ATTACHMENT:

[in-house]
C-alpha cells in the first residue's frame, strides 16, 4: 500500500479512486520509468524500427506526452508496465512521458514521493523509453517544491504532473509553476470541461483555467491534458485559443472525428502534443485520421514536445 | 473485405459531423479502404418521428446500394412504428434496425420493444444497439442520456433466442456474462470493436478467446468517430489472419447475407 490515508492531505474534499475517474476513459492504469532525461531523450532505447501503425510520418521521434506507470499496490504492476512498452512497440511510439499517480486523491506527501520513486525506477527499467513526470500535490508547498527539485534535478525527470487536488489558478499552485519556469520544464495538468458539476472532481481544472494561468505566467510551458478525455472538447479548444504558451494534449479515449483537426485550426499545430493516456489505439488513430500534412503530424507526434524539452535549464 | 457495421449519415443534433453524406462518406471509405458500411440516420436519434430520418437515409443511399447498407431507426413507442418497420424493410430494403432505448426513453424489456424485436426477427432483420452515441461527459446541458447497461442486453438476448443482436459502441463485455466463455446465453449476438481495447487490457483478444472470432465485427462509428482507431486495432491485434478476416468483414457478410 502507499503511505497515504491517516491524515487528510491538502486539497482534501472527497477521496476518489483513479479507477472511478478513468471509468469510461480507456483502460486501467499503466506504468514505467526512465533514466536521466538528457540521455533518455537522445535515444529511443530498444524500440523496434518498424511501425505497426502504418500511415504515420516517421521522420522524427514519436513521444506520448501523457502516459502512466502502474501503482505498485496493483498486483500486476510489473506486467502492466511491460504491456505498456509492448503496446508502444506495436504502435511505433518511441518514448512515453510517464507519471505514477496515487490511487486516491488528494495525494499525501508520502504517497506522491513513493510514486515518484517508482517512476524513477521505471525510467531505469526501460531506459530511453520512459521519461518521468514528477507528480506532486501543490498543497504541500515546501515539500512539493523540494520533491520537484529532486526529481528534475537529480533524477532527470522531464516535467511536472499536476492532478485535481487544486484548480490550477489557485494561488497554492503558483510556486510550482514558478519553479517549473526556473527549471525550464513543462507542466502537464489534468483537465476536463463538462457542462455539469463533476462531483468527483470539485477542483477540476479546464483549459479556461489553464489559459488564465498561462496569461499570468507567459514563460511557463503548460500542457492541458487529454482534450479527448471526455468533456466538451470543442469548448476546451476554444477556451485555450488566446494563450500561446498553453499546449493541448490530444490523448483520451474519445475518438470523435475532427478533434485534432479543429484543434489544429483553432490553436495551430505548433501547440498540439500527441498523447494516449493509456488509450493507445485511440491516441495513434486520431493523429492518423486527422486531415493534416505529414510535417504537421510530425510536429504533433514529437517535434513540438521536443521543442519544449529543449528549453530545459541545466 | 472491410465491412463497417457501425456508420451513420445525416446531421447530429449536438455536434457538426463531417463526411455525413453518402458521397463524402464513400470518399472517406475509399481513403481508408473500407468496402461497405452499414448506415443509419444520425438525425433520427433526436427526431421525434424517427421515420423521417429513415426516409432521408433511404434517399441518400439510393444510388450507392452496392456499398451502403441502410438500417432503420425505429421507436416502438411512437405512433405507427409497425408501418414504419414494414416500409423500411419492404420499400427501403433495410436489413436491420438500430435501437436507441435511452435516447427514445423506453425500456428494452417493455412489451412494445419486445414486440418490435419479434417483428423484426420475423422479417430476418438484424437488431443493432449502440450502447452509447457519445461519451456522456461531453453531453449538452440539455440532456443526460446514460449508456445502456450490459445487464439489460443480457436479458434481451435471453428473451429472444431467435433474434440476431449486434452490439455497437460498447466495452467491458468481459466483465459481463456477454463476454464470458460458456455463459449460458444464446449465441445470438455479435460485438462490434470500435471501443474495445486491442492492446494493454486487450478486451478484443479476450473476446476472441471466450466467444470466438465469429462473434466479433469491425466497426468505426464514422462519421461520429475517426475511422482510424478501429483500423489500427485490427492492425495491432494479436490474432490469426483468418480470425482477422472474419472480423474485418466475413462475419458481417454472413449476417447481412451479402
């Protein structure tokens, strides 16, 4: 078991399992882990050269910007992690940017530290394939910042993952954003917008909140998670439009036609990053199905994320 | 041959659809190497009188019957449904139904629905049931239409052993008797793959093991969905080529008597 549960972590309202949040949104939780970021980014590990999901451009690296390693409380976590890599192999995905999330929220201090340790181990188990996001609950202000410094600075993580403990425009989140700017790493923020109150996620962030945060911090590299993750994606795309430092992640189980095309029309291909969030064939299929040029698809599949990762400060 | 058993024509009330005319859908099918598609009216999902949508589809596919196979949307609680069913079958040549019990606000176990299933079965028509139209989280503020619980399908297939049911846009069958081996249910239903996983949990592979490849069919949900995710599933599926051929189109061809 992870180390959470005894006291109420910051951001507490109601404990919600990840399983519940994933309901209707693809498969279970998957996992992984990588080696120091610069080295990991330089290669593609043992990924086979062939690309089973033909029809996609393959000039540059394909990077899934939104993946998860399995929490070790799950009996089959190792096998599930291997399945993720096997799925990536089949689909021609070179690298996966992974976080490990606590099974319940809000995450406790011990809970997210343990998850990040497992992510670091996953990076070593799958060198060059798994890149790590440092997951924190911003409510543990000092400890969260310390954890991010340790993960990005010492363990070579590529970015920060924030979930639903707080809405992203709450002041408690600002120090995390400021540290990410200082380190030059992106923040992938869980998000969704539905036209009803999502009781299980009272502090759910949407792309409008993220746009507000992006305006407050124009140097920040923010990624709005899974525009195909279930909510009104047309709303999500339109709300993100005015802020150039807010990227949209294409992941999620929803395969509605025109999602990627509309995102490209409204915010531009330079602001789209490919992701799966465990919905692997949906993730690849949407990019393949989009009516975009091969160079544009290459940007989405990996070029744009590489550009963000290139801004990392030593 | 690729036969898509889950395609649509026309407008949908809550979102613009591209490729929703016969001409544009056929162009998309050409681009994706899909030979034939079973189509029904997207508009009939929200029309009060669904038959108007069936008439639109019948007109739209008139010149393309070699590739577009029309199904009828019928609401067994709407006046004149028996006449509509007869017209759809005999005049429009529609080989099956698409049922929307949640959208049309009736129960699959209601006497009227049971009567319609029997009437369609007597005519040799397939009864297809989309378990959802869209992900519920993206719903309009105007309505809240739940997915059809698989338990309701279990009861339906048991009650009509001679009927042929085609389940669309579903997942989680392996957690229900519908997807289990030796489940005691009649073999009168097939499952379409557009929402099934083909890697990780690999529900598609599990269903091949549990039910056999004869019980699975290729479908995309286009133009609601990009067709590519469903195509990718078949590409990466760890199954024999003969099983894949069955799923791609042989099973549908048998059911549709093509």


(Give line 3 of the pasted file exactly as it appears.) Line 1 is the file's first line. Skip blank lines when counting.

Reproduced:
């Protein structure tokens, strides 16, 4: 078991399992882990050269910007992690940017530290394939910042993952954003917008909140998670439009036609990053199905994320 | 041959659809190497009188019957449904139904629905049931239409052993008797793959093991969905080529008597 549960972590309202949040949104939780970021980014590990999901451009690296390693409380976590890599192999995905999330929220201090340790181990188990996001609950202000410094600075993580403990425009989140700017790493923020109150996620962030945060911090590299993750994606795309430092992640189980095309029309291909969030064939299929040029698809599949990762400060 | 058993024509009330005319859908099918598609009216999902949508589809596919196979949307609680069913079958040549019990606000176990299933079965028509139209989280503020619980399908297939049911846009069958081996249910239903996983949990592979490849069919949900995710599933599926051929189109061809 992870180390959470005894006291109420910051951001507490109601404990919600990840399983519940994933309901209707693809498969279970998957996992992984990588080696120091610069080295990991330089290669593609043992990924086979062939690309089973033909029809996609393959000039540059394909990077899934939104993946998860399995929490070790799950009996089959190792096998599930291997399945993720096997799925990536089949689909021609070179690298996966992974976080490990606590099974319940809000995450406790011990809970997210343990998850990040497992992510670091996953990076070593799958060198060059798994890149790590440092997951924190911003409510543990000092400890969260310390954890991010340790993960990005010492363990070579590529970015920060924030979930639903707080809405992203709450002041408690600002120090995390400021540290990410200082380190030059992106923040992938869980998000969704539905036209009803999502009781299980009272502090759910949407792309409008993220746009507000992006305006407050124009140097920040923010990624709005899974525009195909279930909510009104047309709303999500339109709300993100005015802020150039807010990227949209294409992941999620929803395969509605025109999602990627509309995102490209409204915010531009330079602001789209490919992701799966465990919905692997949906993730690849949407990019393949989009009516975009091969160079544009290459940007989405990996070029744009590489550009963000290139801004990392030593 | 690729036969898509889950395609649509026309407008949908809550979102613009591209490729929703016969001409544009056929162009998309050409681009994706899909030979034939079973189509029904997207508009009939929200029309009060669904038959108007069936008439639109019948007109739209008139010149393309070699590739577009029309199904009828019928609401067994709407006046004149028996006449509509007869017209759809005999005049429009529609080989099956698409049922929307949640959208049309009736129960699959209601006497009227049971009567319609029997009437369609007597005519040799397939009864297809989309378990959802869209992900519920993206719903309009105007309505809240739940997915059809698989338990309701279990009861339906048991009650009509001679009927042929085609389940669309579903997942989680392996957690229900519908997807289990030796489940005691009649073999009168097939499952379409557009929402099934083909890697990780690999529900598609599990269903091949549990039910056999004869019980699975290729479908995309286009133009609601990009067709590519469903195509990718078949590409990466760890199954024999003969099983894949069955799923791609042989099973549908048998059911549709093509």